Form: Branching - erect, branches often flattened in cross section; rarely fused. The branching is dichotomous or, more frequently, polytomous, usually more or less in one plane. Stalked; up to 10 cm, or more, high.
Colour: Yellow, orange, red-brown.
Smell: None. Slime : Exudes quantities of slime when taken out of the water.
Consistency: Moderately firm, but with a soft outer layer which is easily rubbed off. "Elastic."
Surface: Villose, hairs of uneven length (cf. Raspailia hispida). The hairs trap particulate matter; the particles are easily seen with the unaided eye.
Apertures: Small oscules in groups near the tips of branches. The position of these oscules may help identification underwater. Not visible in dead material.
Contraction: Not noticeable.
Skeleton: Plumose. An axial skeleton of longitudinally orientated megascleres forms a stiff core along the centre of each branch. A softer, extra-axial, skeleton of long megascleres (often single) radiates at right angles away from the core and penetrates the surface. Slender megascleres are scattered through the internal skeleton and also form divergent brushes around spicules projecting through the surface. Microscleres form a layer at the surface. Minimal amounts of spongin are present.
Spicules: Megascleres of the axial core are styles (a), occasionally strongyles (b). Those of the extra-axial skeleton are long styles (c), and the divergent brushes consist of slender oxea or anisoxea (d). The microscleres are euasters (e) (ca. 14Ám diameter). Styles 900-(910)-1000Ám "to 2000Ám" in length, strongyles 630-(760)-880Ám, oxea 520-(610)-690Ám.
Habitat: On rocks and stones and in rock crevices. Not found in harbours. Common.
Distribution: "Britain; France; Spain; Mediterranean." A common species in the circalittoral in the British Isles, at least on the west coasts.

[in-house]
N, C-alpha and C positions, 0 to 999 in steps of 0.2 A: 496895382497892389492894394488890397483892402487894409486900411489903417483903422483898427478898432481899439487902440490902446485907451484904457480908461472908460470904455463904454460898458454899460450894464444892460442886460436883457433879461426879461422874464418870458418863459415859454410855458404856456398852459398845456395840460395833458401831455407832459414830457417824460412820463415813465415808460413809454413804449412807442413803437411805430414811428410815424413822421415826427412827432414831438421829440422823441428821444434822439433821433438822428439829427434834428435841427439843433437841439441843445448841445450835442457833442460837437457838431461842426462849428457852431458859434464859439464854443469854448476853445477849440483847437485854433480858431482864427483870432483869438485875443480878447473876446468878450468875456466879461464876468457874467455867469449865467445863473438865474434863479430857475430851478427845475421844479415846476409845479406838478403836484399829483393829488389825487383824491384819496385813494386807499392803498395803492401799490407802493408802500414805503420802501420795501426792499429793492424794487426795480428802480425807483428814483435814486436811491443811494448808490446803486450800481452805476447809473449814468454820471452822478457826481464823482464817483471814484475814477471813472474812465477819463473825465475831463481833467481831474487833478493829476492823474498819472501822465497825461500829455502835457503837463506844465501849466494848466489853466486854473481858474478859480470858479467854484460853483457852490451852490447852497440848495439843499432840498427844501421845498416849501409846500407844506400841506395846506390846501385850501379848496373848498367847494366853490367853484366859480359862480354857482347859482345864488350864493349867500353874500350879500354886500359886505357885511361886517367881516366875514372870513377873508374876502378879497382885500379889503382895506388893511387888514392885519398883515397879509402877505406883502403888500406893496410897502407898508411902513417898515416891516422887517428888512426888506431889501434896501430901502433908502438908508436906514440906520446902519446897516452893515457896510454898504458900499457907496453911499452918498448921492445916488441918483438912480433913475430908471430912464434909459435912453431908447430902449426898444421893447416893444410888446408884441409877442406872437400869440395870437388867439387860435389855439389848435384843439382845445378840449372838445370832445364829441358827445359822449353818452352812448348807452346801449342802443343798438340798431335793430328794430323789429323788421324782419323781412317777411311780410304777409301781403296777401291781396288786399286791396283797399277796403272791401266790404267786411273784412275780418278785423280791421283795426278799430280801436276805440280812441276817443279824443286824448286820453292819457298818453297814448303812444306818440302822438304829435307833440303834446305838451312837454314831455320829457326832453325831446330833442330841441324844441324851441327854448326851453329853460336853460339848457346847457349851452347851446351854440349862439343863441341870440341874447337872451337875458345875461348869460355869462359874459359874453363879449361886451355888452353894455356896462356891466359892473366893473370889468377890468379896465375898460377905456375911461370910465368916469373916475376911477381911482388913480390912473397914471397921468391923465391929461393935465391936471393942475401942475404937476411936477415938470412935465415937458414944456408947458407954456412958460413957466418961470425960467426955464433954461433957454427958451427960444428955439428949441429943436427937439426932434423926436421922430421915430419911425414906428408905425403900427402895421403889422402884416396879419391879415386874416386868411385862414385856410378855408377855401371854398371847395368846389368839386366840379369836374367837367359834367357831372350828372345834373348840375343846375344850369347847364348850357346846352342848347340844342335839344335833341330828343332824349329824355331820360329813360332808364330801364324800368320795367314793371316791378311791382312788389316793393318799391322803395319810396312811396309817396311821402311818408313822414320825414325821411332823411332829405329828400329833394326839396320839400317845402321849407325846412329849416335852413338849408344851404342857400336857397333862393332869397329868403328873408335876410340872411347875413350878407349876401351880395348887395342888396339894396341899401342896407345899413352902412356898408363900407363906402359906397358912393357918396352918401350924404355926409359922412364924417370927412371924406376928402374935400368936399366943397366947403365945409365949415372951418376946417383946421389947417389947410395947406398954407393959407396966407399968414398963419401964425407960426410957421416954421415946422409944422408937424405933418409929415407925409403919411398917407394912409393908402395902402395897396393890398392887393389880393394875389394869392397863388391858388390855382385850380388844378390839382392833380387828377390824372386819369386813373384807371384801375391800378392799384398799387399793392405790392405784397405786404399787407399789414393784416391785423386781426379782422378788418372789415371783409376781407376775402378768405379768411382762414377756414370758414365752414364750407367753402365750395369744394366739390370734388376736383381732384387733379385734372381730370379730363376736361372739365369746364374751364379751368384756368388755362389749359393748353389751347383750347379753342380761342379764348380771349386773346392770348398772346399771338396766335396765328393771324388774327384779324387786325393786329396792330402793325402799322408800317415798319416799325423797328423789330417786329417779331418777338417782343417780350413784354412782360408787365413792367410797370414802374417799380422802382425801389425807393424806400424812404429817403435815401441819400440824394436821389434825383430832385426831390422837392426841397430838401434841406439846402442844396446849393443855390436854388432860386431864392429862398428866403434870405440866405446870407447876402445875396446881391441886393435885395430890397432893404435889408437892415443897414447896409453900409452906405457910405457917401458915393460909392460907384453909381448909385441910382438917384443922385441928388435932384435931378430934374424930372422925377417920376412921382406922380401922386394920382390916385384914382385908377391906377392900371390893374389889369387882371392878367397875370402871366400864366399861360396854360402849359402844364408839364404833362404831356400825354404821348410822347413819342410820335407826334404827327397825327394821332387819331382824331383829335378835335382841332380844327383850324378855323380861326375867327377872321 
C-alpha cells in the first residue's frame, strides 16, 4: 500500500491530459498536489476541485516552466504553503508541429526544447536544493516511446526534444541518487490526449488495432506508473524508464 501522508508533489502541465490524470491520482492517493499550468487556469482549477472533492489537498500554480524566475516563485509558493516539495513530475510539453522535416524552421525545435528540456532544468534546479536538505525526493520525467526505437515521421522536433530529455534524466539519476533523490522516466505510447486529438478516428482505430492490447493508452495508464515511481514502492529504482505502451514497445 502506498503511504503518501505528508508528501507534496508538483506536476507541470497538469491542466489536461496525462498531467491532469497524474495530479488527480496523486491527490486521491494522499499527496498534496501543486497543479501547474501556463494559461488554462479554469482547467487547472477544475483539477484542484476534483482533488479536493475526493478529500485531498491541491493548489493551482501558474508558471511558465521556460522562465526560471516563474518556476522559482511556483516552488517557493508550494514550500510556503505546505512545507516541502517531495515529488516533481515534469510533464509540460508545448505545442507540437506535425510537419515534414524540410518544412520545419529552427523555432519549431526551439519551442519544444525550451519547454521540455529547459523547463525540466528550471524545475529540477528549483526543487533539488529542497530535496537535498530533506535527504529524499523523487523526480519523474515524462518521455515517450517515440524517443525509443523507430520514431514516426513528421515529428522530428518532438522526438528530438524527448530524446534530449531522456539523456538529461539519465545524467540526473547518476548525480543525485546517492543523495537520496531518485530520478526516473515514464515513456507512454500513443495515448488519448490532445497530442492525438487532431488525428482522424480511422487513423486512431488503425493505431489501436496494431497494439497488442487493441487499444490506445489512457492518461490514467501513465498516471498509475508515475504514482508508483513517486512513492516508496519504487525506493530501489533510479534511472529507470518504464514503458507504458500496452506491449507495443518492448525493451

Distribution Map from NBN: Grid map (fast) : Interactive map (slower, requires login to view records) : National Biodiversity Network mapping facility, data for UK.
Identity: Production of slime in a hairy, branched sponge whose branches are somewhat flattened in cross section is probably indicative of Stelligera stuposa. To be certain a microscopic check is essential. The species with which Stelligera stuposa is most frequently confused is Raspailia hispida (q.v. and table below), especially in the size range up to 15 cm. Raspailia hispida and Stelligera stuposa may be separated by eye underwater using the information in the following table. The characters used to separate the two species need to be checked to see it they are reliable. Guide users are asked to report their experience of using the table, so that unreliable characters can be discarded in future editions of the Guide. Other yellow, branched sponges with which it can be confused, especially underwater, are as follows: Axinella dissimilis (q.v.). Surface, stellate, grooves converge on the oscules (only easily visible out of the water). Altogether a much larger and fleshier sponge than Stelligera stuposa. Haliclona oculata (q.v.). Not hairy, with neat oscules arranged serially along the edges of the branches. Endectyon spp. (q.v.). Smaller, more delicate looking, with a brighter, yellow or red-brown, colour. Presence or absence of slime may prove to be the only reliable field character for separating these two species. Unless one is familiar with a local population, and maybe even then, it is necessary to check the spiculation to be certain of identification. It is surprising how often one can be caught out by these two species!
Voucher: BELUM : Mc814. Strangford Lough, Down.
Editors: D. Moss, B.E. Picton.
|Picton, B.E., Morrow, C.C. & van Soest, R.W.B., 2011. [In] Sponges of Britain and Ireland |
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